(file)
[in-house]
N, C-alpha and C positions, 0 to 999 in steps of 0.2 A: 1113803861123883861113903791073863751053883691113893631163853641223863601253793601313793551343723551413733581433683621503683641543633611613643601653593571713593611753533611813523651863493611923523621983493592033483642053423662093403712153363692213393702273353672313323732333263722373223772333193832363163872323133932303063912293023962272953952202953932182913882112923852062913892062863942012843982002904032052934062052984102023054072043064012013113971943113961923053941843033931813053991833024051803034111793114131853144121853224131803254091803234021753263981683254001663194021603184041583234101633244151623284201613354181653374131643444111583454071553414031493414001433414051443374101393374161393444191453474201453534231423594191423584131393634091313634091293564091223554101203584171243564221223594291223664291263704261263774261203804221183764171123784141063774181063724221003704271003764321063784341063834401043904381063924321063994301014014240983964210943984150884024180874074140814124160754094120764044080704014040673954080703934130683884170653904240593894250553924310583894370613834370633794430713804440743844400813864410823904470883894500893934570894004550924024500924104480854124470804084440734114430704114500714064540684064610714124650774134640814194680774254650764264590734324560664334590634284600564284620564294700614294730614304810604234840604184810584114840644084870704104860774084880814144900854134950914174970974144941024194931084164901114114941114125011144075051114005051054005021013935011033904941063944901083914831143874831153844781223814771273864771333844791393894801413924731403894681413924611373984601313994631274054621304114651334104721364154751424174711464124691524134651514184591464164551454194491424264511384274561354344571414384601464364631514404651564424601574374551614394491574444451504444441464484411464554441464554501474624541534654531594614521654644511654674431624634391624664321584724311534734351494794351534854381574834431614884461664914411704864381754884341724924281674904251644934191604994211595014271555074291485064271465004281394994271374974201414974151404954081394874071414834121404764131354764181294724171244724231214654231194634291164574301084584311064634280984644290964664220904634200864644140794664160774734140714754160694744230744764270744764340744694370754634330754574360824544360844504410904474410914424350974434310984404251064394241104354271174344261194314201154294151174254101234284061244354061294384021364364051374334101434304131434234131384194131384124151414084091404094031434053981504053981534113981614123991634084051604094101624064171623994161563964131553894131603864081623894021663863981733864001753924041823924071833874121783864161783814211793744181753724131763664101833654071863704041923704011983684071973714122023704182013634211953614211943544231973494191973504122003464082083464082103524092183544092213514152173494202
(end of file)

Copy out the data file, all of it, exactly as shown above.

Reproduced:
[in-house]
N, C-alpha and C positions, 0 to 999 in steps of 0.2 A: 1113803861123883861113903791073863751053883691113893631163853641223863601253793601313793551343723551413733581433683621503683641543633611613643601653593571713593611753533611813523651863493611923523621983493592033483642053423662093403712153363692213393702273353672313323732333263722373223772333193832363163872323133932303063912293023962272953952202953932182913882112923852062913892062863942012843982002904032052934062052984102023054072043064012013113971943113961923053941843033931813053991833024051803034111793114131853144121853224131803254091803234021753263981683254001663194021603184041583234101633244151623284201613354181653374131643444111583454071553414031493414001433414051443374101393374161393444191453474201453534231423594191423584131393634091313634091293564091223554101203584171243564221223594291223664291263704261263774261203804221183764171123784141063774181063724221003704271003764321063784341063834401043904381063924321063994301014014240983964210943984150884024180874074140814124160754094120764044080704014040673954080703934130683884170653904240593894250553924310583894370613834370633794430713804440743844400813864410823904470883894500893934570894004550924024500924104480854124470804084440734114430704114500714064540684064610714124650774134640814194680774254650764264590734324560664334590634284600564284620564294700614294730614304810604234840604184810584114840644084870704104860774084880814144900854134950914174970974144941024194931084164901114114941114125011144075051114005051054005021013935011033904941063944901083914831143874831153844781223814771273864771333844791393894801413924731403894681413924611373984601313994631274054621304114651334104721364154751424174711464124691524134651514184591464164551454194491424264511384274561354344571414384601464364631514404651564424601574374551614394491574444451504444441464484411464554441464554501474624541534654531594614521654644511654674431624634391624664321584724311534734351494794351534854381574834431614884461664914411704864381754884341724924281674904251644934191604994211595014271555074291485064271465004281394994271374974201414974151404954081394874071414834121404764131354764181294724171244724231214654231194634291164574301084584311064634280984644290964664220904634200864644140794664160774734140714754160694744230744764270744764340744694370754634330754574360824544360844504410904474410914424350974434310984404251064394241104354271174344261194314201154294151174254101234284061244354061294384021364364051374334101434304131434234131384194131384124151414084091404094031434053981504053981534113981614123991634084051604094101624064171623994161563964131553894131603864081623894021663863981733864001753924041823924071833874121783864161783814211793744181753724131763664101833654071863704041923704011983684071973714122023704182013634211953614211943544231973494191973504122003464082083464082103524092183544092213514152173494202